Review: M Ross Perkins Revels in His One-Man-Band Talents on the Effervescent Pop of ‘E Pluribus M Ross’

M Ross Perkins
E Pluribus M Ross
(Colemine/Karma Chief)
4 1/2 out of 5 stars

Videos by American Songwriter

Some artists were better prepared than others when the pandemic threw a curveball into the traditional concept of recording with a band in tow, let alone touring with them. As someone who plays every instrument, writes and sings his own originals, and produces them, Dayton’s M Ross Perkins was in a unique position to repeat what he did on his acclaimed, if under-the-radar 2018 debut; crank out another set of shimmering, retro-tinged pop without external assistance.

It’s hard not to reference Paul McCartney when discussing Perkins since both can create superb pop without the need of a band. And while even Perkins’ most adamant admirers wouldn’t put him in the same league as Sir Paul, on E Pluribus Ross he acquits himself as well as,  and arguably better than, McCartney did on 2020’s also entirely solo McCartney 3.  

There is no ignoring the numerous Beatle-esque qualities that creep into Ross’ music. Rather, that’s what makes it so refreshing. Songs like the quixotic “Mr. Marble Eyes (Marbles for His Eyes)” borrow liberally from Magical Mystery Tour’s Technicolor fantasies in recounting the tale of the odd Captain Rubber Heart with lyrics indebted to John Lennon’s flightier fancies. Ross also leans into Ray Davies for the Kinks-like “The New American Laureate” and exudes the more tuneful aspects of 60s UK music on the jaunty, sing-along hook of “It’s Your Boy.” He even references early Hendrix on the closing swirling psychedelics of “Funeral for a Satellite” while borrowing enough Sgt. Pepper-era Beatles to compose the effortless melodies the Fab Four always tapped into even in their often oblique later moments.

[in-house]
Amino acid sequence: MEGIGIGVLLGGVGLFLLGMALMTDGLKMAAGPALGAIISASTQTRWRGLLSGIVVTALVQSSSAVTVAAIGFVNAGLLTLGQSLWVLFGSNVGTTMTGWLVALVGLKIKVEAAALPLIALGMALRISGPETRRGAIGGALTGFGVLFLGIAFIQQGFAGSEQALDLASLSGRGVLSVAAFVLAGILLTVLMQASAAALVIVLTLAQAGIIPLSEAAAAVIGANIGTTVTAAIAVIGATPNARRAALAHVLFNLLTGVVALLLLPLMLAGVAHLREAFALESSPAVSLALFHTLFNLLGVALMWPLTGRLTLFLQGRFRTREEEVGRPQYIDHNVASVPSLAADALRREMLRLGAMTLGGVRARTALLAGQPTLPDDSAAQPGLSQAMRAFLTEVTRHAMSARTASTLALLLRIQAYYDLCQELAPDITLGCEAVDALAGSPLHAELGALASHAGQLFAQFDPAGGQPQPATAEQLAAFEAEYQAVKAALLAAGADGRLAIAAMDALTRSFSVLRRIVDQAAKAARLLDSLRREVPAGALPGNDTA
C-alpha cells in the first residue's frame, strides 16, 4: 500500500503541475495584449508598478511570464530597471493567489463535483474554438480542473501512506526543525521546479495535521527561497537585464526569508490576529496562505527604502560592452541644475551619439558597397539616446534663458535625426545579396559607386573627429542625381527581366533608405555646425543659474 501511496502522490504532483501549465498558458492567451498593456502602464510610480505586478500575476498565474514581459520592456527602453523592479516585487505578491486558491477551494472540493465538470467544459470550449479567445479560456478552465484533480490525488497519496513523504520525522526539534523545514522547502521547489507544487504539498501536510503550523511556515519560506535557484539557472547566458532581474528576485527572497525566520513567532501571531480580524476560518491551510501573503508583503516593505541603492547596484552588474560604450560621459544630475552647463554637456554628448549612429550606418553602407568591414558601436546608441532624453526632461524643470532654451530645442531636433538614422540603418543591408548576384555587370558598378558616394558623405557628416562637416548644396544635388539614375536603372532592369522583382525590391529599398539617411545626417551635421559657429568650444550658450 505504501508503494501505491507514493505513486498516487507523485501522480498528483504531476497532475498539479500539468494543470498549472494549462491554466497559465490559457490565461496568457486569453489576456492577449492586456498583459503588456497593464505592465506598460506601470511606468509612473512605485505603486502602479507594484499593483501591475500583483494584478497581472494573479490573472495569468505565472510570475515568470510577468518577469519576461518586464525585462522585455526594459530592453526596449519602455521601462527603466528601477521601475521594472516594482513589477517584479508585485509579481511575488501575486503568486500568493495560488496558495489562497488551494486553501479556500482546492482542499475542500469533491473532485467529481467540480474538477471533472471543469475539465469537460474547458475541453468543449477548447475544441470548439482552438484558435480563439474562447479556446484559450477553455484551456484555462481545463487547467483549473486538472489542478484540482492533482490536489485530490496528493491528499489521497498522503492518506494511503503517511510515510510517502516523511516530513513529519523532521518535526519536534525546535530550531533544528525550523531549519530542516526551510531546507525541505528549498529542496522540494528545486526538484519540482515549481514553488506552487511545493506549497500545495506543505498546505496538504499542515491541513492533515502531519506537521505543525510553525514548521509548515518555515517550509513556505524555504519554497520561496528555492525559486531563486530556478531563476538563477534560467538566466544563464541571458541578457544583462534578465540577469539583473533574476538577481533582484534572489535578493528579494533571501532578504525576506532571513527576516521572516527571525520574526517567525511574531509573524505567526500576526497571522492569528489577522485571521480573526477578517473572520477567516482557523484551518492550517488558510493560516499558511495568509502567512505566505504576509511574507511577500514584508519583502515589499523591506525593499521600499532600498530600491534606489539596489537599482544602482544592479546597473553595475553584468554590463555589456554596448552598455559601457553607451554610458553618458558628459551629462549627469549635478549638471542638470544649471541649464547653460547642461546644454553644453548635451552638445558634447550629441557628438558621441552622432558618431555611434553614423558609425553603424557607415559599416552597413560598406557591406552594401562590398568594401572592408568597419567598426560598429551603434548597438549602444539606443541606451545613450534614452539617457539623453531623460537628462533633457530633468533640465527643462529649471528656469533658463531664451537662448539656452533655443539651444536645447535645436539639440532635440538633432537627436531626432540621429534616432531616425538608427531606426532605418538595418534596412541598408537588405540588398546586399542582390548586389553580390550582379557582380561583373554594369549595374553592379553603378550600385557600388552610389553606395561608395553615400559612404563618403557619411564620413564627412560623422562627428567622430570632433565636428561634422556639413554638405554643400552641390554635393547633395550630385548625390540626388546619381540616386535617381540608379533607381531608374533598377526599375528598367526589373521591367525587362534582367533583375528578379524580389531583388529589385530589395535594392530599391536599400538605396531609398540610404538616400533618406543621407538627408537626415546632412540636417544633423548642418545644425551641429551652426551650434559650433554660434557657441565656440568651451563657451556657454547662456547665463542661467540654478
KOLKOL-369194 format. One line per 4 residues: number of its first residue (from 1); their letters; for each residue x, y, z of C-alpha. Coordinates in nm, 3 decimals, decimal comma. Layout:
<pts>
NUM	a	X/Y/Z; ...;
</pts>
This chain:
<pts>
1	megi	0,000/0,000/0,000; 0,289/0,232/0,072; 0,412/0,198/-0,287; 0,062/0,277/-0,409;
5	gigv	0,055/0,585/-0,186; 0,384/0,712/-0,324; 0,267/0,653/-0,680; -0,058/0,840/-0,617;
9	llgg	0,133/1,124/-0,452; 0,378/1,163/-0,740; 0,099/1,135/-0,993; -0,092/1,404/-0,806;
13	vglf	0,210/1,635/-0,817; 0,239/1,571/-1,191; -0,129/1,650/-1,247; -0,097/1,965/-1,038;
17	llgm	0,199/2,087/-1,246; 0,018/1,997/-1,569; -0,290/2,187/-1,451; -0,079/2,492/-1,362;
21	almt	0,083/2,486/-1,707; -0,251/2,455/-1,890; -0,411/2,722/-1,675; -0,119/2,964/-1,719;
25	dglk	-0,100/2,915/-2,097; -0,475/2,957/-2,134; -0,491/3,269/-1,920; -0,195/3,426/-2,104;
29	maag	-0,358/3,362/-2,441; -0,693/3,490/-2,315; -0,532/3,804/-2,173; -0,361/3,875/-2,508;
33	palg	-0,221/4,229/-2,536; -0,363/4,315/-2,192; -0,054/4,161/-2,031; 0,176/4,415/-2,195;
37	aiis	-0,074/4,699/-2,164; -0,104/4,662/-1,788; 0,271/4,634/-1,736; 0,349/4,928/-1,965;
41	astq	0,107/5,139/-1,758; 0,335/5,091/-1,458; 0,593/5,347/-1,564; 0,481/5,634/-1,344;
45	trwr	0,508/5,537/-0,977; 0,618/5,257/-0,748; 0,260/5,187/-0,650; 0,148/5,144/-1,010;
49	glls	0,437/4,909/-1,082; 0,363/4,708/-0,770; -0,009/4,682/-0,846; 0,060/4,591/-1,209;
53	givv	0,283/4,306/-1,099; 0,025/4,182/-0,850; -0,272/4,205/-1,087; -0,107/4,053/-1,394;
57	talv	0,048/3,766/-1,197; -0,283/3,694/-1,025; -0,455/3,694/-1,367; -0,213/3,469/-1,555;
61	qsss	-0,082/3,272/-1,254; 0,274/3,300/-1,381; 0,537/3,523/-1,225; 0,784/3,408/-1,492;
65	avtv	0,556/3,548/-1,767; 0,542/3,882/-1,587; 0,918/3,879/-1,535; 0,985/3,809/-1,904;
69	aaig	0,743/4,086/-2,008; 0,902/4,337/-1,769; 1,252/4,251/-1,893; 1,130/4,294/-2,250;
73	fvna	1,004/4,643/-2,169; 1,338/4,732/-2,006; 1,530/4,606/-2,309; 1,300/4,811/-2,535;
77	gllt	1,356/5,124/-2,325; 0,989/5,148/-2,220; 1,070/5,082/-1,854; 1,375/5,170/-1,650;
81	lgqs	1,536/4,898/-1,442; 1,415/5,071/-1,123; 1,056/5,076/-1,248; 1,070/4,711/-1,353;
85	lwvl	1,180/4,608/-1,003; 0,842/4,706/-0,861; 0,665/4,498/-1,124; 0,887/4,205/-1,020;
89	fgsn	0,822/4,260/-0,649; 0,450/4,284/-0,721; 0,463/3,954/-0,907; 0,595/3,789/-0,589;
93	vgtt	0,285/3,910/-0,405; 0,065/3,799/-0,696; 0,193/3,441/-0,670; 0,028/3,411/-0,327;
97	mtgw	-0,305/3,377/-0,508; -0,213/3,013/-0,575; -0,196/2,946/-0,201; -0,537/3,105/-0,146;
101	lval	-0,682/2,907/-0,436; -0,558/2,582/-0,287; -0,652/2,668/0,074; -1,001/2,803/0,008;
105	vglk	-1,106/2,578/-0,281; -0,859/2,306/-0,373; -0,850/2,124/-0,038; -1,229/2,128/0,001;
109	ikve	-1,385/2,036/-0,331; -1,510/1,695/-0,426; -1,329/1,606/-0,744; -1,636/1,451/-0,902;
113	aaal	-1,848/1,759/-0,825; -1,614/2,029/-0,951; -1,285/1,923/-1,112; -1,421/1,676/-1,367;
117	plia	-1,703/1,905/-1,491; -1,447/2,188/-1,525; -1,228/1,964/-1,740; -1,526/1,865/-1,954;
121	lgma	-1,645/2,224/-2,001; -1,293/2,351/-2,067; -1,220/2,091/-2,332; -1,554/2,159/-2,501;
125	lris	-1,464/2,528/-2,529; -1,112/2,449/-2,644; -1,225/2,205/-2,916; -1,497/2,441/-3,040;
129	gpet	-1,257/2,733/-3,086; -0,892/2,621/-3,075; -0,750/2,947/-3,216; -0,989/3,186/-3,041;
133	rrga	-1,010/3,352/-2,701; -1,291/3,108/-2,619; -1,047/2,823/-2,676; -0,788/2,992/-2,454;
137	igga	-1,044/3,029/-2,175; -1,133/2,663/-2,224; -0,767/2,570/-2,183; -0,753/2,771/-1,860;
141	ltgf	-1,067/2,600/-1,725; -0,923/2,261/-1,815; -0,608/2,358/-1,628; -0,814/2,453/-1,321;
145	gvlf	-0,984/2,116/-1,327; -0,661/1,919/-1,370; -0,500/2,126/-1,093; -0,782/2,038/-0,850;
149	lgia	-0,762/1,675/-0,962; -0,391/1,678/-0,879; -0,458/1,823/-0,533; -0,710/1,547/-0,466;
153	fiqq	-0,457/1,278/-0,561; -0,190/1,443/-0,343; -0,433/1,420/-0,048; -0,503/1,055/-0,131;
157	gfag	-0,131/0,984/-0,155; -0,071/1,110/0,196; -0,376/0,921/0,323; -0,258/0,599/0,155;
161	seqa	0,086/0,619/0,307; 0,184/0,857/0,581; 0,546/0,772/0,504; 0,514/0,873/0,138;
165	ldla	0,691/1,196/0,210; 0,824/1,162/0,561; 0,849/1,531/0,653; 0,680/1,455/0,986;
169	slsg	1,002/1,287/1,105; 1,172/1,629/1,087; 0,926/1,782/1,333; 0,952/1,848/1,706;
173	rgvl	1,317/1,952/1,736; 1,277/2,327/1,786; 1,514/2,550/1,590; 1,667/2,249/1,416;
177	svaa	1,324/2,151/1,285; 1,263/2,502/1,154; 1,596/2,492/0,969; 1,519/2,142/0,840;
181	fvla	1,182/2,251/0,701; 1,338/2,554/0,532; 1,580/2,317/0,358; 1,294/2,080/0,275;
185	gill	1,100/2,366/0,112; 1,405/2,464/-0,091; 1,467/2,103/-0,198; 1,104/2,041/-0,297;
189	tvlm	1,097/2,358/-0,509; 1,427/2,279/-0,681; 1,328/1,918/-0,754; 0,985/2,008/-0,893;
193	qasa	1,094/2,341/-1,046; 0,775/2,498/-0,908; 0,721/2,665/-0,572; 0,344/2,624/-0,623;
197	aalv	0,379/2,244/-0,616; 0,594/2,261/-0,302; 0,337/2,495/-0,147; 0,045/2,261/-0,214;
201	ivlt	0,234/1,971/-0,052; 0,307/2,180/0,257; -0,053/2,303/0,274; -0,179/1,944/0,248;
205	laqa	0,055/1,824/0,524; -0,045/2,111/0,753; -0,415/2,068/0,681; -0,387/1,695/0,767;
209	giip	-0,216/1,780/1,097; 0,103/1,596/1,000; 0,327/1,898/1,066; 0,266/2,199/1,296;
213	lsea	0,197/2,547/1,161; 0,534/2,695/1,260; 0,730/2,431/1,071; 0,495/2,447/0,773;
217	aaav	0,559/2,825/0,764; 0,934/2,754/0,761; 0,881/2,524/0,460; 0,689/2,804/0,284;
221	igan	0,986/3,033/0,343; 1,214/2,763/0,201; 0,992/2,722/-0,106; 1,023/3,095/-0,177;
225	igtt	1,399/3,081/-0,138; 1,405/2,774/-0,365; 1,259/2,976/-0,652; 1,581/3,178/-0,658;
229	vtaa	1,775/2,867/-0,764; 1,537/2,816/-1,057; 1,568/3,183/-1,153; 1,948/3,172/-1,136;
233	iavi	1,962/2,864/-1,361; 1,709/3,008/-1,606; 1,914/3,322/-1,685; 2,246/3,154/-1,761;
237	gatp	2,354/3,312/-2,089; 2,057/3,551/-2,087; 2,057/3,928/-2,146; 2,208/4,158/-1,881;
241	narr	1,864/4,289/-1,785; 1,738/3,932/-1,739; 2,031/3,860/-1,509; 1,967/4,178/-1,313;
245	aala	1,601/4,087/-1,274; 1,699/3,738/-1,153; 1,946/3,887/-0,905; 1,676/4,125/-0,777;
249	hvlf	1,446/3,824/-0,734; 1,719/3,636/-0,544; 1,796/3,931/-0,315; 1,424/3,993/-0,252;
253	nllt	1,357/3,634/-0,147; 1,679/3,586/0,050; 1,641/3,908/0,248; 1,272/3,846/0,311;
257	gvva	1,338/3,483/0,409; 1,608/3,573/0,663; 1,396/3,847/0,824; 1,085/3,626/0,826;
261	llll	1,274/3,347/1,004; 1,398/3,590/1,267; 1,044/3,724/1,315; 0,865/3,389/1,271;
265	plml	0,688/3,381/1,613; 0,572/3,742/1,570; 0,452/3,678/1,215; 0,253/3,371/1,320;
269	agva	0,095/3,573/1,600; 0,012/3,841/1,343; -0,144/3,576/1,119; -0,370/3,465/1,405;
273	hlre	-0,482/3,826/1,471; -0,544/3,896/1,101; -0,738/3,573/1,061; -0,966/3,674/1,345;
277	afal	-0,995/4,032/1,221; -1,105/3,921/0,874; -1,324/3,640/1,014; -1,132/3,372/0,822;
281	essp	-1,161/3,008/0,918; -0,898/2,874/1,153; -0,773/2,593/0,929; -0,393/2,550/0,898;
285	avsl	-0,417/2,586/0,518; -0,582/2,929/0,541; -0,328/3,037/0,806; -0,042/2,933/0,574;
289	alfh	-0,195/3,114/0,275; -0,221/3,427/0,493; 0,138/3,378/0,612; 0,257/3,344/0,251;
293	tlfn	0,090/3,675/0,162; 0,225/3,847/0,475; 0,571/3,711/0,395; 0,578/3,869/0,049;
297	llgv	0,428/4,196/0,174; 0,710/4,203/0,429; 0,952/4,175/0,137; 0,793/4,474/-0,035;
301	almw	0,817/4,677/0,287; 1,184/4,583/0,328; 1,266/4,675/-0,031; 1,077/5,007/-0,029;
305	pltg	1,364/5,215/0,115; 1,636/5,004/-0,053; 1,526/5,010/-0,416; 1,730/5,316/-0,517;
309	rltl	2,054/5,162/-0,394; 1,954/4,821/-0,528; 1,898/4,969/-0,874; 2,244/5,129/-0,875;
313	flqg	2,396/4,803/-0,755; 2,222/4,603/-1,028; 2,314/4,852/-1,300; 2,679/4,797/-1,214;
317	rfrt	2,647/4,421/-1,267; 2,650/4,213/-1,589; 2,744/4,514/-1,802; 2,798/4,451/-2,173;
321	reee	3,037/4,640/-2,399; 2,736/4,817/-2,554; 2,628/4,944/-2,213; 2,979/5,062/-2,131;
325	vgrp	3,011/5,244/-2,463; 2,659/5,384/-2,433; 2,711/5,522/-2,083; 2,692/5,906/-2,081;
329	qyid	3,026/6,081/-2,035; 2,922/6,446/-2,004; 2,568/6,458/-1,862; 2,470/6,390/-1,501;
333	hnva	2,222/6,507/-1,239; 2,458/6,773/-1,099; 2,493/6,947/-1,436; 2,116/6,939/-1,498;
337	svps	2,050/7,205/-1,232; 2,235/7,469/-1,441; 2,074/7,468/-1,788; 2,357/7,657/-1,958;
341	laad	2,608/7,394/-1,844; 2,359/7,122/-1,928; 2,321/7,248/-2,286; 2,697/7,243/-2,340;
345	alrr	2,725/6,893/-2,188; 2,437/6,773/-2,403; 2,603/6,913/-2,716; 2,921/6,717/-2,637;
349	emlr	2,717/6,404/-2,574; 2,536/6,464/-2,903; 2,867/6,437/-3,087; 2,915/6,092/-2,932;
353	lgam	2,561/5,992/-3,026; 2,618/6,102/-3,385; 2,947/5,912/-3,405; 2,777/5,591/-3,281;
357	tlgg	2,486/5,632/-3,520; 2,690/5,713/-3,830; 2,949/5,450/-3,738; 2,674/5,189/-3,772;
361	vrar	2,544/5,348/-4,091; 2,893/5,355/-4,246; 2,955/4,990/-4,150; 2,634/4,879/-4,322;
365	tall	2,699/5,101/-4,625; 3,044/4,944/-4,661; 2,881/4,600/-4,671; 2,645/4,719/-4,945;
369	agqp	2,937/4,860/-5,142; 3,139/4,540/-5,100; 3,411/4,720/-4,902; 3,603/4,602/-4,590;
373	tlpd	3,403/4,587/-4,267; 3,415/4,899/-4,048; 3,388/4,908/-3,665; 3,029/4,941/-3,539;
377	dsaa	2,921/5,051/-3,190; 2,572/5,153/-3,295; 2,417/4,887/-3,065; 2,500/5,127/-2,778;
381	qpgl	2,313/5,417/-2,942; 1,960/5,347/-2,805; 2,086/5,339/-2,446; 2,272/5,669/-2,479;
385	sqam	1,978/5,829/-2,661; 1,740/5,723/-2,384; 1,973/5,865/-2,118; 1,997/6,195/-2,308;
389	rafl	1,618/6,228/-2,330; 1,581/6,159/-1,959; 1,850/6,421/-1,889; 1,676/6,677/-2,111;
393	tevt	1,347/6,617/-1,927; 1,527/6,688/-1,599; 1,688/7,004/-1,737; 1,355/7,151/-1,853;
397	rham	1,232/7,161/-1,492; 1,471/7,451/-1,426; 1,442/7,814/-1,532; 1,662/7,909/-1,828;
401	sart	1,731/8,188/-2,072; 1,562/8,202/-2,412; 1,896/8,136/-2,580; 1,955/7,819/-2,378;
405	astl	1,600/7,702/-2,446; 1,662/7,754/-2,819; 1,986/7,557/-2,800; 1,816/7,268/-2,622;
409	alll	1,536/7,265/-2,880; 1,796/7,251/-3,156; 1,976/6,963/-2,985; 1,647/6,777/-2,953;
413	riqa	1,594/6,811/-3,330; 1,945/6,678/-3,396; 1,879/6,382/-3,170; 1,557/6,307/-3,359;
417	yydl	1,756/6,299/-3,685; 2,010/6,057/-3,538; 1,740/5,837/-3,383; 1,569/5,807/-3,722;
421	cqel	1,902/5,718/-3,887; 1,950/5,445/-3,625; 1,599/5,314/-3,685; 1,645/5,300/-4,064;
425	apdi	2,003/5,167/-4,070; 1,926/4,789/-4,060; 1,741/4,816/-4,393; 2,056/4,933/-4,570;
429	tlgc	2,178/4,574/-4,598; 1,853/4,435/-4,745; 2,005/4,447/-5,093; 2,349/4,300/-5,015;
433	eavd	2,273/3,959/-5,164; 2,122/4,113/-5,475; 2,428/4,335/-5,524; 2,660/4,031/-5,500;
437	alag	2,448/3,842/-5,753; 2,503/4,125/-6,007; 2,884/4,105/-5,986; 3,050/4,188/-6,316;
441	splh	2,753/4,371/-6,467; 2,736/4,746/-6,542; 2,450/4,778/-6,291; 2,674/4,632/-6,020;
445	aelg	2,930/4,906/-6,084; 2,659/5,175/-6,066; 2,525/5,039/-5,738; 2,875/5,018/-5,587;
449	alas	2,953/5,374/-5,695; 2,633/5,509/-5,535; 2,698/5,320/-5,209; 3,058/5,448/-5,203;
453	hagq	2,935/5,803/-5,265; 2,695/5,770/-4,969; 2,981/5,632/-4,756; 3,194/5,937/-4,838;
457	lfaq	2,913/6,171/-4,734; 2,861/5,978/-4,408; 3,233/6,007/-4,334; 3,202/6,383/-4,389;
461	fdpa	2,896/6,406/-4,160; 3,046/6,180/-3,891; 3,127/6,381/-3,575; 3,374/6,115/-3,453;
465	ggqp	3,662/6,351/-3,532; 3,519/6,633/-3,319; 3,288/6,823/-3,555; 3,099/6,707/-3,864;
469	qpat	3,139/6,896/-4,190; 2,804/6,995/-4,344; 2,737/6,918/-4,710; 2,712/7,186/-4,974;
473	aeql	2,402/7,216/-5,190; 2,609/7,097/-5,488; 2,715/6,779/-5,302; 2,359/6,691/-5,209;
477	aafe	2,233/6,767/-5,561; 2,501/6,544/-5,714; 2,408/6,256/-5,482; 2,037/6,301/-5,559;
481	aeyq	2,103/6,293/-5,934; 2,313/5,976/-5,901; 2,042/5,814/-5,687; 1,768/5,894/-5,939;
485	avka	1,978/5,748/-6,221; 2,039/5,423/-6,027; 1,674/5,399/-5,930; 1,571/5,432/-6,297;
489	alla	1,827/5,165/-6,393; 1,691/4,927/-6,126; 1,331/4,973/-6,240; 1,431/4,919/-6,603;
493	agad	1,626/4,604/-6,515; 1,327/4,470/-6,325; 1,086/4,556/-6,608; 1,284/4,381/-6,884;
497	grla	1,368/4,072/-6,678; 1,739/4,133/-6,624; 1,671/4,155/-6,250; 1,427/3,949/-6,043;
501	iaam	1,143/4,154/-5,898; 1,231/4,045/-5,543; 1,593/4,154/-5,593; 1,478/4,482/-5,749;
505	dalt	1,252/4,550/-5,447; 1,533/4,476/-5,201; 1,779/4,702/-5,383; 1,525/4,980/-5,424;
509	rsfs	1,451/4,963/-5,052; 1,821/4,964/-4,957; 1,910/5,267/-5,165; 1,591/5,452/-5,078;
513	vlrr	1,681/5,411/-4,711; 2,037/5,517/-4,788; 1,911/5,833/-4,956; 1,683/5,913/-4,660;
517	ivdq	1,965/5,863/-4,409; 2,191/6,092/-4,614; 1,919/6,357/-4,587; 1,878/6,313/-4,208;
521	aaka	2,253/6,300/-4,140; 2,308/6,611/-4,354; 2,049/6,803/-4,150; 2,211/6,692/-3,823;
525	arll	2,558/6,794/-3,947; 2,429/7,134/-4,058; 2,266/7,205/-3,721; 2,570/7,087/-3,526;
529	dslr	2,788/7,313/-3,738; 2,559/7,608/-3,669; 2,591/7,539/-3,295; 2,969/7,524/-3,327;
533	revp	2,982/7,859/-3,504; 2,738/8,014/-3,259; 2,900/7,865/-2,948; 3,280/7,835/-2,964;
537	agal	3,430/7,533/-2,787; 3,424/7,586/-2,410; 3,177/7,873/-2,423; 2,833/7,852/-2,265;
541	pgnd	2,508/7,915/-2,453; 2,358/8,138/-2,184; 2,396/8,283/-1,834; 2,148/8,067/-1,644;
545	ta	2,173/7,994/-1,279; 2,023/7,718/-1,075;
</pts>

Unlike XTC in their Dukes of Stratosphere guise, Perkins isn’t copying and accentuating the sounds of this historical British music by the use of studio trickery. Instead, he runs that vibe through his own ingenious spirit, creating Crayola-colored tunes that are warm and inspired, if occasionally difficult to untangle lyrically. On “Pinball Blonde” he recounts the oddities of an infatuation with the titular woman singing She would always laugh/At my stupid autograph/As she made it into feathers for her wing. Tough to tell what to make of that, but it sounds wonderful when married to an intoxicating tune that goes Badfinger’s sturdy pop one better.

Perkins is at his self-deprecating finest on the ringing guitars and sumptuous harmonies (multi-tracked with his voice of course) “Tired of Me,” going all Searchers as he sings  I get so tired of me/ Sometimes I wish that I could/ Buy me some sleep.

Each of the eleven songs (there is also an inconsequential minute long instrumental) rewards repeated spins letting the listener marvel that one guy could craft music so layered, exuberant, and unpretentious.

How he reproduces this live is anyone’s guess, but as a creation generated by one person’s mind and talents, the wryly named E Pluribus M Ross is an impressive and often extraordinary work.

Photo by Whitney Pelfrey / Pavement PR

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